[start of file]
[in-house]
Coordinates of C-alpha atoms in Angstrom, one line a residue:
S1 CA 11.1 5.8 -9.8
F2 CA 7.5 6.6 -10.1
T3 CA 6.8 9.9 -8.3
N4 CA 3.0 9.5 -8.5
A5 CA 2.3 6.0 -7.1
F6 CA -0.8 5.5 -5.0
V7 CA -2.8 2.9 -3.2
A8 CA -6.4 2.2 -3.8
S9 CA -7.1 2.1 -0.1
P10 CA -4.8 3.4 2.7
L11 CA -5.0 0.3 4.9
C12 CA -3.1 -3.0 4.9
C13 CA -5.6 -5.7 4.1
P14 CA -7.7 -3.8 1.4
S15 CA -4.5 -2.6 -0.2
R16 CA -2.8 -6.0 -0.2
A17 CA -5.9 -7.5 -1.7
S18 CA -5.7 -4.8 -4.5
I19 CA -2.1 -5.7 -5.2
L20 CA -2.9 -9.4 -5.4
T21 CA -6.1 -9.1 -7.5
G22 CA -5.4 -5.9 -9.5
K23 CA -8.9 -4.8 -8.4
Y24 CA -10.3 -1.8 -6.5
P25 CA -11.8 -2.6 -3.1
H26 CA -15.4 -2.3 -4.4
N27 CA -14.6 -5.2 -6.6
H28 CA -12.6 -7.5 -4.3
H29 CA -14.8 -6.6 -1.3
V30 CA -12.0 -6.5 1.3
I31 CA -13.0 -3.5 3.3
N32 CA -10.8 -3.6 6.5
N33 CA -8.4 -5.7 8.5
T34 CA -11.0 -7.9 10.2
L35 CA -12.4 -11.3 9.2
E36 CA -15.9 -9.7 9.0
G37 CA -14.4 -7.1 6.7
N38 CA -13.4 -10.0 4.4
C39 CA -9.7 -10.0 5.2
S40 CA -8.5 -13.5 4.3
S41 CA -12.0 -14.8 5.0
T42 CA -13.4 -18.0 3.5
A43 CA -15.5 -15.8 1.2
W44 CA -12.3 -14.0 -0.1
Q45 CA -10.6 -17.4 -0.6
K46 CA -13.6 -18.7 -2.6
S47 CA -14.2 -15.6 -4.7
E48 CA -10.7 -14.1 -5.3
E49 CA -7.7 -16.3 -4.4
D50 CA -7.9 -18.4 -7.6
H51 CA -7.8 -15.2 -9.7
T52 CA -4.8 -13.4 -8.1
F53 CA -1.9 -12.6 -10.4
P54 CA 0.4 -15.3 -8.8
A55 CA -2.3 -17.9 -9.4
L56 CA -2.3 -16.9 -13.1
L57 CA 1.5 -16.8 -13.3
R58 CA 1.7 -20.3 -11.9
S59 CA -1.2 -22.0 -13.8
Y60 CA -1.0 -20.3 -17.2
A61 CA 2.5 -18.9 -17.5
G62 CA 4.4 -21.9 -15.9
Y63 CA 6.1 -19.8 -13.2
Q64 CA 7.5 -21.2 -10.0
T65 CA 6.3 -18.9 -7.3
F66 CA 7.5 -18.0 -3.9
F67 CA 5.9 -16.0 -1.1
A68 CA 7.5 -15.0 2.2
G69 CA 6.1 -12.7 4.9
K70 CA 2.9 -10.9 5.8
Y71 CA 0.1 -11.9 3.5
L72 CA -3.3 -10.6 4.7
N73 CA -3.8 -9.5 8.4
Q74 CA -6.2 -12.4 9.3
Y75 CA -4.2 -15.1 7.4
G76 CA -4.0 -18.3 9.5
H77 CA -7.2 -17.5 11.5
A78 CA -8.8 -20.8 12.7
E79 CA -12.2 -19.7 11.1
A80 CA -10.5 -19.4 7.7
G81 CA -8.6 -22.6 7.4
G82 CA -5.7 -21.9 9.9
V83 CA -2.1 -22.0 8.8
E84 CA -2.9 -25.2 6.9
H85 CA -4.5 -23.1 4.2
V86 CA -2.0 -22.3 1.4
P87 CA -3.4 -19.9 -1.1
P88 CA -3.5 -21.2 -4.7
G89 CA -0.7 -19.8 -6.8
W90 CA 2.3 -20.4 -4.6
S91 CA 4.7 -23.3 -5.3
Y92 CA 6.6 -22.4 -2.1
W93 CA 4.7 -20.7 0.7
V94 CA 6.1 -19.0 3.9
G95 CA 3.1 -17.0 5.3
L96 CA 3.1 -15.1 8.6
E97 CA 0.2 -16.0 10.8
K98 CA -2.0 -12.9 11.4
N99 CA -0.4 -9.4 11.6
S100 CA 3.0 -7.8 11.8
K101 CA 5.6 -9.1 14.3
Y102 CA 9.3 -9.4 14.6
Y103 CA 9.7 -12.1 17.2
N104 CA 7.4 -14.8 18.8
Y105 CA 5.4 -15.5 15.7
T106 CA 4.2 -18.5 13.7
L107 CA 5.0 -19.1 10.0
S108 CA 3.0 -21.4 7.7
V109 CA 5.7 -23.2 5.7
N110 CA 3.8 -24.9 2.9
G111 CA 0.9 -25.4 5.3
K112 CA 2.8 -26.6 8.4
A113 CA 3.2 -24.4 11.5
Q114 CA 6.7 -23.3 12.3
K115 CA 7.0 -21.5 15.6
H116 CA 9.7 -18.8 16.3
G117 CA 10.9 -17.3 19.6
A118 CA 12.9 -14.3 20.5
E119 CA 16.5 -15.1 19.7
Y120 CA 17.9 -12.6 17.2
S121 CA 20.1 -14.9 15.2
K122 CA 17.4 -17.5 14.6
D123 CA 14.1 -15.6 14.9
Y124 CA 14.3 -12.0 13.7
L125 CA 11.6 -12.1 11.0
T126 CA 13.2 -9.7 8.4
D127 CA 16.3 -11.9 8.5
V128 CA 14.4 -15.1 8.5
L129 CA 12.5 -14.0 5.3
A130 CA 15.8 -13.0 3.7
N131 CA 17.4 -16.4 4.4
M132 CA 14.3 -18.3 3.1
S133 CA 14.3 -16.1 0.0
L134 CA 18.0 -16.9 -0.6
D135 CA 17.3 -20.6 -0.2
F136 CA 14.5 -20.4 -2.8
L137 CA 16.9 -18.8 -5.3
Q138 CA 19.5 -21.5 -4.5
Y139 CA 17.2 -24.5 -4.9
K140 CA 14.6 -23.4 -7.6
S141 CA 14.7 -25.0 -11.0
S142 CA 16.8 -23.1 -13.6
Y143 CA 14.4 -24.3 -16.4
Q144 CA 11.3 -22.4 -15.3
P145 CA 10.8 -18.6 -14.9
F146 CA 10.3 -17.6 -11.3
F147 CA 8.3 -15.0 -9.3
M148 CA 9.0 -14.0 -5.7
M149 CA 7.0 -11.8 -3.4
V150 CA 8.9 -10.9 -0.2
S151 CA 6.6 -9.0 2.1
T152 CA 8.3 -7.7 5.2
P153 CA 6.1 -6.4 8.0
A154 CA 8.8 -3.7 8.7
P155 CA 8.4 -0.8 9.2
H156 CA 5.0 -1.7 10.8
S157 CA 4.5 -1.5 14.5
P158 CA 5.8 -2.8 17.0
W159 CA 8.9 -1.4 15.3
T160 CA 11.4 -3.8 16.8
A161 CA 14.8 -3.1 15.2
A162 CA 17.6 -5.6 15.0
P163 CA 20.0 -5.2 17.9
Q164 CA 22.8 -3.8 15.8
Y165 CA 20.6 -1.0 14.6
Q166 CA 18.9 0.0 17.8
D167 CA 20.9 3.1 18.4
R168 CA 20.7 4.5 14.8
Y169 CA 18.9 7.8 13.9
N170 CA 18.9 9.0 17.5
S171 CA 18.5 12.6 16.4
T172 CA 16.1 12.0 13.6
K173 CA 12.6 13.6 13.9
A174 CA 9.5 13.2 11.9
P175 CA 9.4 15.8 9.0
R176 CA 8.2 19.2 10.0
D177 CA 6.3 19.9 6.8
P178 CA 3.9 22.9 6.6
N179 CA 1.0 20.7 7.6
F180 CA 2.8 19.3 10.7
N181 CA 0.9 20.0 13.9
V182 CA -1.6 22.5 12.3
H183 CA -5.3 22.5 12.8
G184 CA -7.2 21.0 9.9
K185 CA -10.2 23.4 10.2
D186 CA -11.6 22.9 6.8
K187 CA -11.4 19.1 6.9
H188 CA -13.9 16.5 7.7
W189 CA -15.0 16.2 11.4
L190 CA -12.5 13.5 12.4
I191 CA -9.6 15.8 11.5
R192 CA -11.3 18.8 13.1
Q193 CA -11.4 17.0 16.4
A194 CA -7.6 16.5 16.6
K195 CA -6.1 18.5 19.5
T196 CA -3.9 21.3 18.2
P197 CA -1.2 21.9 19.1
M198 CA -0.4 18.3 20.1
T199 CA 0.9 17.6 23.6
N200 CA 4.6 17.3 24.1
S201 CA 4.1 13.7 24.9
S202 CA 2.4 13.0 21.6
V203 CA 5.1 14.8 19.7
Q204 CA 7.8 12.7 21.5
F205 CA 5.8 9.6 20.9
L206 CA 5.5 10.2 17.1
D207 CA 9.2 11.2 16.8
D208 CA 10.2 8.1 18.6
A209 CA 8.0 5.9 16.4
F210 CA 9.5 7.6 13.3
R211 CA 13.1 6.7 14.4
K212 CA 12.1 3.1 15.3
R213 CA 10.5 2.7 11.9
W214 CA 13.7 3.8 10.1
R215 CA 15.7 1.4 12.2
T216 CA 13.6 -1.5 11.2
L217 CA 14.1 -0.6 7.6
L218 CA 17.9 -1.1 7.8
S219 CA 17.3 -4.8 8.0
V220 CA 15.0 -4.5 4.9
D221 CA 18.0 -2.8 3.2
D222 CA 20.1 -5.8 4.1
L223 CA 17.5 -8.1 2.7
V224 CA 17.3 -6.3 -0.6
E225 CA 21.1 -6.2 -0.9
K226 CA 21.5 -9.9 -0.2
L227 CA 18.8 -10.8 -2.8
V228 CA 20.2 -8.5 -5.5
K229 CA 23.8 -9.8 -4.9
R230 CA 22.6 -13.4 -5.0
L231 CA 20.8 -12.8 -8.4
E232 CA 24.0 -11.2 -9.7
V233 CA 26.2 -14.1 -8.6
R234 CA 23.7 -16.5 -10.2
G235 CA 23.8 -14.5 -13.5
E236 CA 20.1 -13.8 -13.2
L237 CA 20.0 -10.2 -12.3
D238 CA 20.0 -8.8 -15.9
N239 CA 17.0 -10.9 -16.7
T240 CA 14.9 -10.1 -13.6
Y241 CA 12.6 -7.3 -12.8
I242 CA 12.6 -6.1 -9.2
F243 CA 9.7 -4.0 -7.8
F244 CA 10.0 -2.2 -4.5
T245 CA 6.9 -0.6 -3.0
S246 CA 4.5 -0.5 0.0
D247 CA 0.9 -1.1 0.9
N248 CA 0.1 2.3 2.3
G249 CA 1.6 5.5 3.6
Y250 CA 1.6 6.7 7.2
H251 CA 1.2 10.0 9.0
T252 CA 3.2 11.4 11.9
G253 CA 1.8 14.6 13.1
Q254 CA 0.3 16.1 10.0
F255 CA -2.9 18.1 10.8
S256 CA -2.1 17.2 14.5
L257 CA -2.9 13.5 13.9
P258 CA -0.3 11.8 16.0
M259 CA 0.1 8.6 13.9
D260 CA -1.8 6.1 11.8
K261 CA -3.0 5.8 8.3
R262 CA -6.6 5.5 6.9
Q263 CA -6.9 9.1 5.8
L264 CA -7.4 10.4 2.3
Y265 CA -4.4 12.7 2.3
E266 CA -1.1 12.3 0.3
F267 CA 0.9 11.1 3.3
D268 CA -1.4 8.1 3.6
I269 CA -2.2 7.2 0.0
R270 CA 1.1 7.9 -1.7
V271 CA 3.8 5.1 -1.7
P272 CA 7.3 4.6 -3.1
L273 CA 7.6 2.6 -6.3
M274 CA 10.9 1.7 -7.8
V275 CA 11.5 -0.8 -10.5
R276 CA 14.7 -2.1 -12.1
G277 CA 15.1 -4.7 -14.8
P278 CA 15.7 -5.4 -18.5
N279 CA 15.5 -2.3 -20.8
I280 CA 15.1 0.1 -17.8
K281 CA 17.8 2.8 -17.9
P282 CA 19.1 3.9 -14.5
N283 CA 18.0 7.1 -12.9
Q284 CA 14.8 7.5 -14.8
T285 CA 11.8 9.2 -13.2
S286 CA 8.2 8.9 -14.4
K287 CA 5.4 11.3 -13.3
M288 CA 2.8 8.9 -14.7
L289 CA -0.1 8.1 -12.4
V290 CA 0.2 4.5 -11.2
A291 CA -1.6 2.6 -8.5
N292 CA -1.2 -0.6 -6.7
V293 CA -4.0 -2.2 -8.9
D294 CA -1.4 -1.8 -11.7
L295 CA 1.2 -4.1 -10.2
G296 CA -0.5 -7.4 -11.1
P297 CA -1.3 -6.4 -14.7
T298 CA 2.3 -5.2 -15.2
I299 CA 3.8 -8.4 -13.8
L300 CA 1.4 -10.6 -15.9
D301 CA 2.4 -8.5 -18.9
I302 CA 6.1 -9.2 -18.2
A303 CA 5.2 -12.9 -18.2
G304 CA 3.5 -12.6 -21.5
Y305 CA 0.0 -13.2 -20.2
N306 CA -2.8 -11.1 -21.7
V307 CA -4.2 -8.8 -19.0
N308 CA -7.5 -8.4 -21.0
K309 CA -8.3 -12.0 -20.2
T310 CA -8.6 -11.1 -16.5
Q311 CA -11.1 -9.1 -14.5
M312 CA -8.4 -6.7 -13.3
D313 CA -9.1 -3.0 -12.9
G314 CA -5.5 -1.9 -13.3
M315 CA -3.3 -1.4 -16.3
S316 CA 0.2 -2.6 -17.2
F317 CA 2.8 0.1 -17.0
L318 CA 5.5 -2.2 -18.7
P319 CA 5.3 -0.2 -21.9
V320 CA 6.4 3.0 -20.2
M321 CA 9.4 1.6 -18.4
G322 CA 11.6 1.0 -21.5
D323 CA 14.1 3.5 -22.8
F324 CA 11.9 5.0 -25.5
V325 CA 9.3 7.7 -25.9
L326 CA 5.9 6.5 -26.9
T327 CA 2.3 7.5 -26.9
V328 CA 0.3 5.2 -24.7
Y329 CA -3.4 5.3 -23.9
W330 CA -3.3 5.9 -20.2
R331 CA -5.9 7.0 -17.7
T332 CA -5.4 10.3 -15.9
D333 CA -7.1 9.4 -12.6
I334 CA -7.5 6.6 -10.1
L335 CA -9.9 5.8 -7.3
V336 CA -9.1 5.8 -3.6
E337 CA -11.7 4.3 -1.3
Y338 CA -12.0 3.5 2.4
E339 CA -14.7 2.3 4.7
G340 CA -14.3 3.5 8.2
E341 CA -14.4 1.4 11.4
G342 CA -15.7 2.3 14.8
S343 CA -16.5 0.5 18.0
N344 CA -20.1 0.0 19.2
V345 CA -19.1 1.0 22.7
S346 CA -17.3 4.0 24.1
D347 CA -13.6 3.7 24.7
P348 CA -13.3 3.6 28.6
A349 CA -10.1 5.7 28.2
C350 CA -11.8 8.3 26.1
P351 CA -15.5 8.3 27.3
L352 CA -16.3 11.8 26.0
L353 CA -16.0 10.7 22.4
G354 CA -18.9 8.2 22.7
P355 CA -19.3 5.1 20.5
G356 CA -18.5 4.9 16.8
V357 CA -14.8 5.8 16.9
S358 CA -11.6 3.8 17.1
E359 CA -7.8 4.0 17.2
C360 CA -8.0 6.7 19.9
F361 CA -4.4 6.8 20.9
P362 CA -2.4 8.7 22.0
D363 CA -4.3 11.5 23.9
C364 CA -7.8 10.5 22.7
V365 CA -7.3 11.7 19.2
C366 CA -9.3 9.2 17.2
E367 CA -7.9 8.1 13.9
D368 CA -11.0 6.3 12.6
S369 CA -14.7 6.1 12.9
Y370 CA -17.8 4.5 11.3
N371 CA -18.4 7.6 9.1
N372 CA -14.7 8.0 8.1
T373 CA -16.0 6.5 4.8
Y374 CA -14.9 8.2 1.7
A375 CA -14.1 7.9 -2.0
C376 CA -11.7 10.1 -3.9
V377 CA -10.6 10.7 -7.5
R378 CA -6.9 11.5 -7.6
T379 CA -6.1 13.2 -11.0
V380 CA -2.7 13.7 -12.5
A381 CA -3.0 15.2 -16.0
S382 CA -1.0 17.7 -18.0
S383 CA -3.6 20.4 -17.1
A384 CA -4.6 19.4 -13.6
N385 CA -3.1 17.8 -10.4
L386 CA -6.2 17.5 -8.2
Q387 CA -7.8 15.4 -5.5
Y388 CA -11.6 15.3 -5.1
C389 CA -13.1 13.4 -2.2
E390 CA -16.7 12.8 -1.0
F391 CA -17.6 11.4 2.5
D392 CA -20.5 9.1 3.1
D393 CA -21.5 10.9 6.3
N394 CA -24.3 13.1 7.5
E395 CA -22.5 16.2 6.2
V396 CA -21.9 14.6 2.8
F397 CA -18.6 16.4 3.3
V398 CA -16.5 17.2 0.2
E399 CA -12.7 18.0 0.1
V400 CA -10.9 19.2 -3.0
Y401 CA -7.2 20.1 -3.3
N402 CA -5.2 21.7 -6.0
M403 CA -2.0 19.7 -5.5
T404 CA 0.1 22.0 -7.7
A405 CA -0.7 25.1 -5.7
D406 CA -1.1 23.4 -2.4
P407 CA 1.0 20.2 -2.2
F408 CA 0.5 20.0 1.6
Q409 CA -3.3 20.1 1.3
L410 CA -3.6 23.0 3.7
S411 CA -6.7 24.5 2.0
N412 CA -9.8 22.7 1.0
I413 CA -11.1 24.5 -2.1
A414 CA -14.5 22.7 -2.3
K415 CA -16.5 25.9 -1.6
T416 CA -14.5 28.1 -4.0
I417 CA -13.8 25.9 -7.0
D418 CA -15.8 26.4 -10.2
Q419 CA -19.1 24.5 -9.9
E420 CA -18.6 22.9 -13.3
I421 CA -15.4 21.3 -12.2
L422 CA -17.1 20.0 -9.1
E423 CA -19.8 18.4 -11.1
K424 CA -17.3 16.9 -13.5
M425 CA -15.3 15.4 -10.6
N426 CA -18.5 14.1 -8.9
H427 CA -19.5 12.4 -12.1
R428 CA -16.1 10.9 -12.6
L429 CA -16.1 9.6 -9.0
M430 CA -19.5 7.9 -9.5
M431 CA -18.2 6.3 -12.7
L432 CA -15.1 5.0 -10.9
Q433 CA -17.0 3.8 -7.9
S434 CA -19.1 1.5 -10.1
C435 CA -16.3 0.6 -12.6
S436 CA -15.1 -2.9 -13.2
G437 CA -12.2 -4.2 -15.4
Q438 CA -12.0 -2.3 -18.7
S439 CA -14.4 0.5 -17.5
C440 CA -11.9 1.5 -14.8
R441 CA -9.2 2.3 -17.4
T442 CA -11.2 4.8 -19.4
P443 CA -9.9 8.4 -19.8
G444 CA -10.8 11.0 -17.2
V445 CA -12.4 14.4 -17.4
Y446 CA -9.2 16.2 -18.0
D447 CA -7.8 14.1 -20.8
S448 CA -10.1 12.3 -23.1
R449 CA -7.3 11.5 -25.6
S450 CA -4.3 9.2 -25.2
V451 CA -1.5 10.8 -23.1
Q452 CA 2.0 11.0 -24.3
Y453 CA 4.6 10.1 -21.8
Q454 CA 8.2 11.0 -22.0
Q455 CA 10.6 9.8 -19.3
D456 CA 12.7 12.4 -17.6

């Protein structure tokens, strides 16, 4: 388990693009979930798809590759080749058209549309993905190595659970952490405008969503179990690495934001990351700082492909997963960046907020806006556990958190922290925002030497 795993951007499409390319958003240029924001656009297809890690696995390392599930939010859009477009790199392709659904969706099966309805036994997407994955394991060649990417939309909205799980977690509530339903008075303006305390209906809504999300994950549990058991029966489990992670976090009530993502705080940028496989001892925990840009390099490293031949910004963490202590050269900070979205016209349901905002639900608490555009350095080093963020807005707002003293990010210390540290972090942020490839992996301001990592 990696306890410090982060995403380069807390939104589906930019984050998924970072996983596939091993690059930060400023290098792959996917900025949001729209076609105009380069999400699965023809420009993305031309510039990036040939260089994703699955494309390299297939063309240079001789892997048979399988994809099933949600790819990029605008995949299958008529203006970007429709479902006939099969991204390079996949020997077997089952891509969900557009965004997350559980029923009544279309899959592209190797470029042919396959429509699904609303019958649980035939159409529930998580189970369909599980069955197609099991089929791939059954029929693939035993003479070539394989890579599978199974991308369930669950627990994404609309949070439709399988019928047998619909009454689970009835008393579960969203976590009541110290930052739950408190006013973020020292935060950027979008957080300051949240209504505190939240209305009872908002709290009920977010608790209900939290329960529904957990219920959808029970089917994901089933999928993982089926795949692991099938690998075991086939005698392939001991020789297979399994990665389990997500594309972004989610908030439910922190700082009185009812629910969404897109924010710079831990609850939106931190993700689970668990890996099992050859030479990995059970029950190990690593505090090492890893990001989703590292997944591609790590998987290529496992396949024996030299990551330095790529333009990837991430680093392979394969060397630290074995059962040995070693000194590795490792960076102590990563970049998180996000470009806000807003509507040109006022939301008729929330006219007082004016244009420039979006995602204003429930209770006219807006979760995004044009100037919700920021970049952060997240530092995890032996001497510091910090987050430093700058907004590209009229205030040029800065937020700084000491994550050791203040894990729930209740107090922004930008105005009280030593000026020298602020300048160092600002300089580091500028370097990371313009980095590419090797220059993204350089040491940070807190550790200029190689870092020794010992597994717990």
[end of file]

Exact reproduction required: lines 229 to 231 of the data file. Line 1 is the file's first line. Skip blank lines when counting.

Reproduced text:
L227 CA 18.8 -10.8 -2.8
V228 CA 20.2 -8.5 -5.5
K229 CA 23.8 -9.8 -4.9